Jays wake Orioles from their reverie


June 30, 1993|By JOHN EISENBERG

As the last out settled into Darnell Coles' glove on a suddenly silent night at Camden Yards, this was the new math the Orioles were trying to fathom: In one half-inning, they had wasted a month of brilliant work.

Overstating the case? Hardly. Maybe it's true that the Orioles were baseball's hottest team for the past month, but they're right back where they started after the killer loss the Blue Jays hung on them last night.

They've lost three straight games, each pushing them a game farther away from the first-place Jays. They're seven back now, which, for those scoring at home, is a touchdown and an extra point.

Binoculars, please.

And furthermore: They're seven games behind a team that so clearly has their number that it almost seems pointless to carry on.

Sure, the past month was a thrill, but last night's close encounter casts it all in the cold, proper light. Why get all riled up? The Blue Jays are a better team and they'll win in the end. They always do.

You could almost hear them giggling at the final out last night. They let the Orioles have their fun. Sure. Why not? Let them take their early lead, hang on, go into the ninth thinking big, the crowd charged up, Ben McDonald looking at a pearl of a win. And then: wham!

That's what happened. One half-inning. Twenty minutes. Two walks, three singles and three outs. Sounds innocent enough, but it's all the Jays needed to trash the Orioles' memories of the past month.

Remember the winning streak? When was that, three years ago?

The crowd roared as McDonald emerged from the dugout for the top of the ninth, holding a 1-0 lead. Everyone knows the deal with Ben, the diminished expectations, the four years of off-and-on performances, but he had been pitching better and better this past month, his ERA among the league's best, clearly building to something. Building to last night.

The timing was perfect. This was the biggest game of the year, period. Having lost the first game of this series, the Orioles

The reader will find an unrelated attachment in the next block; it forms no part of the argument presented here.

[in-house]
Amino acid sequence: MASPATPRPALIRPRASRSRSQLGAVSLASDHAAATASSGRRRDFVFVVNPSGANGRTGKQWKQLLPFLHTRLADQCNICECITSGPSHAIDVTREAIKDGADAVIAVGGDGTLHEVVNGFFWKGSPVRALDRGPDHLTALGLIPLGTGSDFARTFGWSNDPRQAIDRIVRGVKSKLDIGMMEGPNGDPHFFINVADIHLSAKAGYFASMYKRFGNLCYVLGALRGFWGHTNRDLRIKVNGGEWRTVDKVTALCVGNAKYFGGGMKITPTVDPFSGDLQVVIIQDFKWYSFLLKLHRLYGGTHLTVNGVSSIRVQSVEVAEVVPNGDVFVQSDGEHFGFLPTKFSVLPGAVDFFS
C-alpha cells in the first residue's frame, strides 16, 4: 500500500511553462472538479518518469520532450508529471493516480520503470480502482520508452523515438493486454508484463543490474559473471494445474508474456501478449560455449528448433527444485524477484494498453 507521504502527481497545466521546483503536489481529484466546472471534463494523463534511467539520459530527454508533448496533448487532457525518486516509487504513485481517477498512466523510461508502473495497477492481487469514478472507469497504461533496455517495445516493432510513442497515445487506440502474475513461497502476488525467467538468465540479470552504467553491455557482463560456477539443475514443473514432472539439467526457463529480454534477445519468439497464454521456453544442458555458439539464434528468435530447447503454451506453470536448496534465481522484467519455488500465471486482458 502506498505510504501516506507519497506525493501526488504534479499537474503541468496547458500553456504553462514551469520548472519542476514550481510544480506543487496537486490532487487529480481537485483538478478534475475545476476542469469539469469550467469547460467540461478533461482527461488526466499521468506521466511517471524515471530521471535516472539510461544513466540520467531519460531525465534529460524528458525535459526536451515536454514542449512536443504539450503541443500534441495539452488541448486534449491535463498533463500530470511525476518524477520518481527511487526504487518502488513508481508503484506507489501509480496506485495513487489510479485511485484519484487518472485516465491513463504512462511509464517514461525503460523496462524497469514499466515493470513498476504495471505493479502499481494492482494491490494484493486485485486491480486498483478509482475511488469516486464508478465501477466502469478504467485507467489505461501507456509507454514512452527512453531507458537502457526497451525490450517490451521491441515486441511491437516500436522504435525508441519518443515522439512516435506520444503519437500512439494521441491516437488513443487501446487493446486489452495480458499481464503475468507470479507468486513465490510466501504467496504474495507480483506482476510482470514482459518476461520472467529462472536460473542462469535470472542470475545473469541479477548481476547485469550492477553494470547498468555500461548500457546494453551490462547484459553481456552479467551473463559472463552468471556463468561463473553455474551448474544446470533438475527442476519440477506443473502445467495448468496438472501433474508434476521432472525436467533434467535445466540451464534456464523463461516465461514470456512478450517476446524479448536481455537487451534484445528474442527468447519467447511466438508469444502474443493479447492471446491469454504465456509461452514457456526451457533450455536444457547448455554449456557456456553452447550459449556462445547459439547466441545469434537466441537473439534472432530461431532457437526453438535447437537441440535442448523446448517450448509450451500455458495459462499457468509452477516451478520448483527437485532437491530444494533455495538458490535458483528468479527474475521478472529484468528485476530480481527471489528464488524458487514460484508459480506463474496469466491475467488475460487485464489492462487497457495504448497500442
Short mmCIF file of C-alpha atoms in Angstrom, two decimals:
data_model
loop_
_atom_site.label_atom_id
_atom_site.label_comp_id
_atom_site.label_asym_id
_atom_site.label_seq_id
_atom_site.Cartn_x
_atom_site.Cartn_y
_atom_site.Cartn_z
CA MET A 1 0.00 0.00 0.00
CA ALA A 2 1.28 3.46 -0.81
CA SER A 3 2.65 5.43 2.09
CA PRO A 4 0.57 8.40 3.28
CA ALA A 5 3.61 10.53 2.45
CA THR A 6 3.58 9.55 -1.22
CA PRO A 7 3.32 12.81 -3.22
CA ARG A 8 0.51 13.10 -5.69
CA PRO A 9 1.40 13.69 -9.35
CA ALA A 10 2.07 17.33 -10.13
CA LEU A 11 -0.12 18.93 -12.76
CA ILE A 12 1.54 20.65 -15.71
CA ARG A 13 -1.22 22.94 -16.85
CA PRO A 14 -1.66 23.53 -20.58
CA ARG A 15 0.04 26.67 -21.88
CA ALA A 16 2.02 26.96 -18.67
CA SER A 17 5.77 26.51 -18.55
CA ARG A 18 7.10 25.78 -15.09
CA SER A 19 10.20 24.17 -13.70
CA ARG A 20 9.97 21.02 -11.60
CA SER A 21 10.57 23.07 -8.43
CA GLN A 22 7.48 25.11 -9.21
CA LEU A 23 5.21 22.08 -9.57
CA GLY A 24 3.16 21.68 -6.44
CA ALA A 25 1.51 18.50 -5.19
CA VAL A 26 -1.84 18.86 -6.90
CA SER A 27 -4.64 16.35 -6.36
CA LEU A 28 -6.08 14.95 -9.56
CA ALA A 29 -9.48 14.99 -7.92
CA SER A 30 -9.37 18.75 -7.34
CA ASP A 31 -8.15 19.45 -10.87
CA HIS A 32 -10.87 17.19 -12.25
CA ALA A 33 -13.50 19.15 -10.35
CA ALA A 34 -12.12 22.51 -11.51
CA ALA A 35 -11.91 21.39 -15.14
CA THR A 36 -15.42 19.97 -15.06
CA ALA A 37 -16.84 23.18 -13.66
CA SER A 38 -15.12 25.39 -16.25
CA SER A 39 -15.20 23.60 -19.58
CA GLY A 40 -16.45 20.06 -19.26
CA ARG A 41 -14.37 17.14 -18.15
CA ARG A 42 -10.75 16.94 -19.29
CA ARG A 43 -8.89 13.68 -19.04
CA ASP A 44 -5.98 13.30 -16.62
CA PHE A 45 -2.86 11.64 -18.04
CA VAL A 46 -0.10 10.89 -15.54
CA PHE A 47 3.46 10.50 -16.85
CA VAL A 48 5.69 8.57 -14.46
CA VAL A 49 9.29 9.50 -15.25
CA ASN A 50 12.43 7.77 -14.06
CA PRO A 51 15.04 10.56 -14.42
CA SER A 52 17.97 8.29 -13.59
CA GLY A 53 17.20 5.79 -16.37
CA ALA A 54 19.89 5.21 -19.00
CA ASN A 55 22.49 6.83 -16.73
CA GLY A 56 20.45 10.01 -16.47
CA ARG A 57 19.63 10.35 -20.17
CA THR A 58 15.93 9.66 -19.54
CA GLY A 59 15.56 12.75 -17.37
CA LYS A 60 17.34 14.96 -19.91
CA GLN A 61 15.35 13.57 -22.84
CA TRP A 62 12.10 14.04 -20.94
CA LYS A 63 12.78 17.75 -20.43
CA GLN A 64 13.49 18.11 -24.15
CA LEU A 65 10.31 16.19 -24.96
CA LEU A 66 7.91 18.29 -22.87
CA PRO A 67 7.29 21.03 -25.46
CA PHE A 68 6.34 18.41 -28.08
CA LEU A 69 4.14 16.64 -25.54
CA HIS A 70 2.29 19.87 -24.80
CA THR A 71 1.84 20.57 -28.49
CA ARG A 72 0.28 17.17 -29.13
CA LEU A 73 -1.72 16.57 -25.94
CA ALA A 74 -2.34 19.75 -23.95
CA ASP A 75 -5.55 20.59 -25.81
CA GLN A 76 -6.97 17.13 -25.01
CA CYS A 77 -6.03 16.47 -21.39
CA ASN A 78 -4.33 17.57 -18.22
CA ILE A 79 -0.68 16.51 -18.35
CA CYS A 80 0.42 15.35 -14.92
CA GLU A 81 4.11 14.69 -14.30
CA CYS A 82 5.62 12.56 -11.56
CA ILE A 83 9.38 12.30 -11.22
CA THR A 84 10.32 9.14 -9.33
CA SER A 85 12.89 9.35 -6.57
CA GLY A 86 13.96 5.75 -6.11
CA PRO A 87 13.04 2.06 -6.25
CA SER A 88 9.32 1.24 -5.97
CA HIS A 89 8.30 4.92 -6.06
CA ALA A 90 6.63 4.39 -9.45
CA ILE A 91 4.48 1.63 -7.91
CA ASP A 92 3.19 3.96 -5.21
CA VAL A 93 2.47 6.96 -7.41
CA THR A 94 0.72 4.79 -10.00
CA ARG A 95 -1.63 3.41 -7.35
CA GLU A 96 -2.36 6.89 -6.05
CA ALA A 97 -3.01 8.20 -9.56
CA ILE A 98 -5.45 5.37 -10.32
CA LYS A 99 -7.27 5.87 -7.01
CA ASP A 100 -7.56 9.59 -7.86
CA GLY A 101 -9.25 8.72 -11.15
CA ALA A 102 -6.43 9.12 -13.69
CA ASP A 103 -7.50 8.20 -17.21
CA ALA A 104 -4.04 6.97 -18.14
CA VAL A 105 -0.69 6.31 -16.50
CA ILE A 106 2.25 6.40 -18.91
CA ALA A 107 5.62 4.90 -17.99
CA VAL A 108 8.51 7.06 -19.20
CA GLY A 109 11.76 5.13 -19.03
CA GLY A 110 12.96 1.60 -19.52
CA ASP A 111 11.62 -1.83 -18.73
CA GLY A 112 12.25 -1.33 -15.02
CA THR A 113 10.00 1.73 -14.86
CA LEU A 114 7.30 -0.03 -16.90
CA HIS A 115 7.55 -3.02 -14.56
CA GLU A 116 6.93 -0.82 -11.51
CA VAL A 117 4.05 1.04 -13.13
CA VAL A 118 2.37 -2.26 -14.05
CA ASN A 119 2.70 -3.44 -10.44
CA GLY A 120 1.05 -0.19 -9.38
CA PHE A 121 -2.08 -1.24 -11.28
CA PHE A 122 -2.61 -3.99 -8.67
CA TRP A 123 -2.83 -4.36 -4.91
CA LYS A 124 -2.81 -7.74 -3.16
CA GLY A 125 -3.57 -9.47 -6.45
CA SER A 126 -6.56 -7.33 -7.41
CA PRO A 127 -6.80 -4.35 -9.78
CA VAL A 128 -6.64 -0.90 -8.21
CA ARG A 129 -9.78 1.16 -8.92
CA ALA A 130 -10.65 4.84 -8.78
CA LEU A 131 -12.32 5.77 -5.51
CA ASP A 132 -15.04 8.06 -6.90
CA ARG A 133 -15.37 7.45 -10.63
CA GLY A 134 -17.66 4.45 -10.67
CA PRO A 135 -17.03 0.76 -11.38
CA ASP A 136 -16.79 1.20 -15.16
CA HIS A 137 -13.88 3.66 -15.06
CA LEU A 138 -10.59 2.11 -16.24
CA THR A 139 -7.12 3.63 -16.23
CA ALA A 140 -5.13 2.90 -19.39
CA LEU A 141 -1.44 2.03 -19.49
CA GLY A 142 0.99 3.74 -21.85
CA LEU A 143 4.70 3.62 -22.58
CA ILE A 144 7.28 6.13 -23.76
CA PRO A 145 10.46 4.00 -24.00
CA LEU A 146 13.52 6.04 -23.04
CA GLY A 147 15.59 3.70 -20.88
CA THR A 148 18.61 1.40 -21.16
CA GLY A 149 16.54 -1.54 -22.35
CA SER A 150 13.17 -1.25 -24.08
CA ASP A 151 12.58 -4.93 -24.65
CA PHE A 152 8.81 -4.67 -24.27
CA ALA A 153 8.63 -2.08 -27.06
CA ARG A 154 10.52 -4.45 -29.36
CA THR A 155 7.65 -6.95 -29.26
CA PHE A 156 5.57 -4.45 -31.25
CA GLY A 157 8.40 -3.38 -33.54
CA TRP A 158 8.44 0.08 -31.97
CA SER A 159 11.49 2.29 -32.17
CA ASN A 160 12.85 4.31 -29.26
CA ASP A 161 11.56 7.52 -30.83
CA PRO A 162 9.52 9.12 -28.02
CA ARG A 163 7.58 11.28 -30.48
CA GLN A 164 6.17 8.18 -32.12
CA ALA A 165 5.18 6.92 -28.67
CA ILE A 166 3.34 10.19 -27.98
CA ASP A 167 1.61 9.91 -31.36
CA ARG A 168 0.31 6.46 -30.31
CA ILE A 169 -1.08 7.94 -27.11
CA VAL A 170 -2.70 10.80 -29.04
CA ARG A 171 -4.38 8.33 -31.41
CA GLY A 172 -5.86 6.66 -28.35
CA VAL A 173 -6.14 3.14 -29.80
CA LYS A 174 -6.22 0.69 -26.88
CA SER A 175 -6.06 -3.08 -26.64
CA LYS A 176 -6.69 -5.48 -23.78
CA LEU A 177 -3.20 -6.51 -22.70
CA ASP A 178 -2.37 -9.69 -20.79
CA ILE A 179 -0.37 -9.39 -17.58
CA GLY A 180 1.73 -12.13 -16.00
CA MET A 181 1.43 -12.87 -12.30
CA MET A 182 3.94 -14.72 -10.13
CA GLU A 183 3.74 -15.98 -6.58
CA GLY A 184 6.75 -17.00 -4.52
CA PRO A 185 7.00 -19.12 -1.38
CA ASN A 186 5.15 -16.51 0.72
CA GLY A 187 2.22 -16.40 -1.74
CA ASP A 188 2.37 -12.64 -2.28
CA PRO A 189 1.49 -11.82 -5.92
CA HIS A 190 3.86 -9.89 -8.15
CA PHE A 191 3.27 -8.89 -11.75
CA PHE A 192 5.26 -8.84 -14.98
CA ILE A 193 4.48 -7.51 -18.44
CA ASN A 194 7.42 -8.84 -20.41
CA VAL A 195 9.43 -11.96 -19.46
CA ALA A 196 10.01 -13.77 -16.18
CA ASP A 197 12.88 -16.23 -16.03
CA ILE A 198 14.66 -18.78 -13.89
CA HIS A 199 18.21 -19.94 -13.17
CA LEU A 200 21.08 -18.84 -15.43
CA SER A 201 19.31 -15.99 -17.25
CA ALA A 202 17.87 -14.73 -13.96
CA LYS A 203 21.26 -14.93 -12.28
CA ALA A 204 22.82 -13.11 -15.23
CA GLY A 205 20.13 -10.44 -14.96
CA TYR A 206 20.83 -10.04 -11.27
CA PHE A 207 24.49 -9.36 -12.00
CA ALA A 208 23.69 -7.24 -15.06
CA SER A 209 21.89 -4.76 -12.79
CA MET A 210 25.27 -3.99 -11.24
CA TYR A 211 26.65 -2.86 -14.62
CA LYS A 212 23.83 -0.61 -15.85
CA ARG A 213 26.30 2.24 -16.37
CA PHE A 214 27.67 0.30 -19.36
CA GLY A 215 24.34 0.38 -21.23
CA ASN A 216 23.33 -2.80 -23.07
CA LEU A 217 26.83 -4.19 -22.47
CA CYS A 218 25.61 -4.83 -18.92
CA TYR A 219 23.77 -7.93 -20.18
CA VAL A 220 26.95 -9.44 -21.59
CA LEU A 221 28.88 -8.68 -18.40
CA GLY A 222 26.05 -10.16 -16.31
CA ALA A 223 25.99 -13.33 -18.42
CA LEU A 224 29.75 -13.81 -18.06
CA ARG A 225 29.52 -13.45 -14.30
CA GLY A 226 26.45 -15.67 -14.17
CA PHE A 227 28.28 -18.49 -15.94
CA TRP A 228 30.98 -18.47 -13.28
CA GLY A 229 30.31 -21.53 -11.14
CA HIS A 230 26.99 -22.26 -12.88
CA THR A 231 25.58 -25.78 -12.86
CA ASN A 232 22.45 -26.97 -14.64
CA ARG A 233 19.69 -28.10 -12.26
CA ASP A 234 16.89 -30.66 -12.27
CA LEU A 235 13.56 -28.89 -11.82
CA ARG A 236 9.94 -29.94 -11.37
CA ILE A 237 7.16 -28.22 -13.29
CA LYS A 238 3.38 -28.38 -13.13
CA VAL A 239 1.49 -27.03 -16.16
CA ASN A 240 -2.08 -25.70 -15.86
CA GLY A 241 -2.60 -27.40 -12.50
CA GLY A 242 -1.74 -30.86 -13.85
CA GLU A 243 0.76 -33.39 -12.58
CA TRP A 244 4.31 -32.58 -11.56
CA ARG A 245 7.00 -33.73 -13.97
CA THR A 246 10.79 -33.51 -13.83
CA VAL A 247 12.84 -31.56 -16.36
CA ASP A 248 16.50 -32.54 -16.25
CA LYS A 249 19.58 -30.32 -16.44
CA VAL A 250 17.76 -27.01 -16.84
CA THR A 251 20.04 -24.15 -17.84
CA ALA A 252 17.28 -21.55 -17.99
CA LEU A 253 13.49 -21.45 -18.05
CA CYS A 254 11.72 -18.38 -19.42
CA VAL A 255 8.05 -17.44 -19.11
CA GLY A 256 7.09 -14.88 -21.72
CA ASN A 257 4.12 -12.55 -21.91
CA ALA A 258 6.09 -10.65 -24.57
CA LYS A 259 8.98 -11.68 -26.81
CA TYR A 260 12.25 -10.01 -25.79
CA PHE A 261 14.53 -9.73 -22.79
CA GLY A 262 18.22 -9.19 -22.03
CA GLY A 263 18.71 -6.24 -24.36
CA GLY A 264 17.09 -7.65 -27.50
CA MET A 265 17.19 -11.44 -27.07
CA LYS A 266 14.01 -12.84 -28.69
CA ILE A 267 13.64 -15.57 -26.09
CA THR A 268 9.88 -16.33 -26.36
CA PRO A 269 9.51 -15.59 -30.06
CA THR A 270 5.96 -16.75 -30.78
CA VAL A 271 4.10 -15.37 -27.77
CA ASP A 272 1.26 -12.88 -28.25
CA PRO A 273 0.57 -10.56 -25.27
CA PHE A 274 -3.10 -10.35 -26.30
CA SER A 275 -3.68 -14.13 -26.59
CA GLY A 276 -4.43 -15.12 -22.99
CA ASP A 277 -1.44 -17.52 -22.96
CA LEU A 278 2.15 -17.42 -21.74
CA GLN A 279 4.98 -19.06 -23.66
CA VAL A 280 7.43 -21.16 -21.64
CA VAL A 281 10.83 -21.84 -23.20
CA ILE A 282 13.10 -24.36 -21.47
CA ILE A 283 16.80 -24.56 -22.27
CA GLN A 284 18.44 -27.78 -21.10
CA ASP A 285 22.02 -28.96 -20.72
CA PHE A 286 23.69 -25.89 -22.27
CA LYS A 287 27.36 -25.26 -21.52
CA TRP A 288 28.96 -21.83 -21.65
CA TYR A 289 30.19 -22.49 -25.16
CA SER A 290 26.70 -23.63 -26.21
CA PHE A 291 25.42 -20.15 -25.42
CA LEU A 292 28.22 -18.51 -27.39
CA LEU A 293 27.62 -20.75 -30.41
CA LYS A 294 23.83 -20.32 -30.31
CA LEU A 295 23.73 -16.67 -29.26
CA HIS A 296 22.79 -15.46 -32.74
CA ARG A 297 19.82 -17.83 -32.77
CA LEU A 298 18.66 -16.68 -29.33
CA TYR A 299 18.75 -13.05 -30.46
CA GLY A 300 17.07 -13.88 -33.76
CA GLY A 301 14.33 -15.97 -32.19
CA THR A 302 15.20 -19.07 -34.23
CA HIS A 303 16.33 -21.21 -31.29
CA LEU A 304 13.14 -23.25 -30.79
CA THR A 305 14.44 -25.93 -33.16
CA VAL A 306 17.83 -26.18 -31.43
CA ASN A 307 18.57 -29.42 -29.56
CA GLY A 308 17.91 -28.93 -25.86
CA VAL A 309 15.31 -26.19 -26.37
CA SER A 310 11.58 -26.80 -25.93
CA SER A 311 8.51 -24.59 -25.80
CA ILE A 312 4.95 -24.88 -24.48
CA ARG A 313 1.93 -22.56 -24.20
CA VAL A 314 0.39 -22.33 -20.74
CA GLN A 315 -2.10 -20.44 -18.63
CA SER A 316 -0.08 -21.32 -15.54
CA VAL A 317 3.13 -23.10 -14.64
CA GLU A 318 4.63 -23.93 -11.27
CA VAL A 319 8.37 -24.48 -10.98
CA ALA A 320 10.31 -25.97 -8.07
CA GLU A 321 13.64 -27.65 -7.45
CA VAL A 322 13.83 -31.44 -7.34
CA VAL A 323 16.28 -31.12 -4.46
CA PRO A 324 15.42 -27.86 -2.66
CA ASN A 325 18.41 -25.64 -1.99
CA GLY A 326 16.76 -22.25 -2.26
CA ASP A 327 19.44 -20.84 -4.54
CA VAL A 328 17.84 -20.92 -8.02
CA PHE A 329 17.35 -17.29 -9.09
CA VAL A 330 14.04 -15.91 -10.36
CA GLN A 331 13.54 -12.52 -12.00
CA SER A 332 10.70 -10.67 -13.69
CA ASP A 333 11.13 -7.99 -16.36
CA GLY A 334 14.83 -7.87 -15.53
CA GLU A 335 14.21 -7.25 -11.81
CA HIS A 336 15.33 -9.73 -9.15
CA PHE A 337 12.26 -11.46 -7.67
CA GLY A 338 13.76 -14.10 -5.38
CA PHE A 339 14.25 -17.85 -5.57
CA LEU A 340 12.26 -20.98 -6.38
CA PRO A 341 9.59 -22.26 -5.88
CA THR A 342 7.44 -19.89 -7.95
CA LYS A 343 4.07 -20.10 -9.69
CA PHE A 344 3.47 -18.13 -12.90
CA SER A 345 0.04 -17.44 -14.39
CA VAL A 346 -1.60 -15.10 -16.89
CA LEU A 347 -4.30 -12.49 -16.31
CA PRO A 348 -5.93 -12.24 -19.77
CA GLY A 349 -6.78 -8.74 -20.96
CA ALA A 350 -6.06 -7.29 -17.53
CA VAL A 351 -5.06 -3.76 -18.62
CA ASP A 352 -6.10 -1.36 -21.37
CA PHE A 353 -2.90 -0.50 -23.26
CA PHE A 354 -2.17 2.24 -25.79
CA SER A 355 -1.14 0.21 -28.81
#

couldn't afford to lose the second and set up a possible Jays sweep. Not at home. Not with Fernando Valenzuela pitching the third.

It was a heavy weight for McDonald, but he shouldered it. He was magnificent, mixing pitches, changing locations, turning baseball's best-hitting team into so many pretzels. "He was incredible," Toronto starter Pat Hentgen said.

The Jays didn't get a hit until the fifth. They threatened to score only once in the first eight innings. McDonald was so seamless that manager Johnny Oates let him start the ninth inning. Three more outs and the Orioles would be only five games back.

On the first pitch, the Jays' Roberto Alomar singled to left. You have never heard so many people get so quiet so fast.

From there it just got worse. Alomar reached second on a wild pitch. Paul Molitor worked the count full, fouled off about a hundred pitches and drew a walk.

Oates went to the bullpen then, bringing in rookie Brad Pennington to face John ".400" Olerud. Alomar stole third. Who had the stomach to keep watching? Suddenly, the Orioles had a one-point lead in the last 10 seconds and Michael Jordan had the ball. It wasn't a question of if they would lose. It was a question of how.

Olerud slammed a 1-2 pitch down the left-field line -- foul by a foot. Then he sent a 2-2 pitch past a drawn-in second base into right field, and the game was tied. Tony Fernandez's single delivered the winning run.

Suddenly, McDonald wasn't the masterful winner. He was the losing pitcher, a decidedly unfair fate, but such is the tenor of the one-sided rivalry between these teams. The Jays always have the answer.

The Orioles should have won last night. They wasted all sorts of chances. A leadoff double in the second. A bases-loaded, one-out situation in the third. Another leadoff double in the seventh.

"We should have won the ballgame," Oates said. "I would think the opportunities were there to score more than one run tonight."

Woulda, coulda, shoulda.

The fact is that Hentgen hung tough, and, in the end, the Orioles can't match the clutch, savvy play of such All-Star Jays as Alomar, Molitor and Olerud.

Amazing. One half-inning, one 20-minute interlude, and the Orioles had gone from a dead sprint to a full stagger. The stands were full when it all started, but thousands of fans were gone by the time Gregg Olson finally recorded the third out. Seas of green seats were evident throughout the ballpark. Could you blame them? Who could stand to watch?

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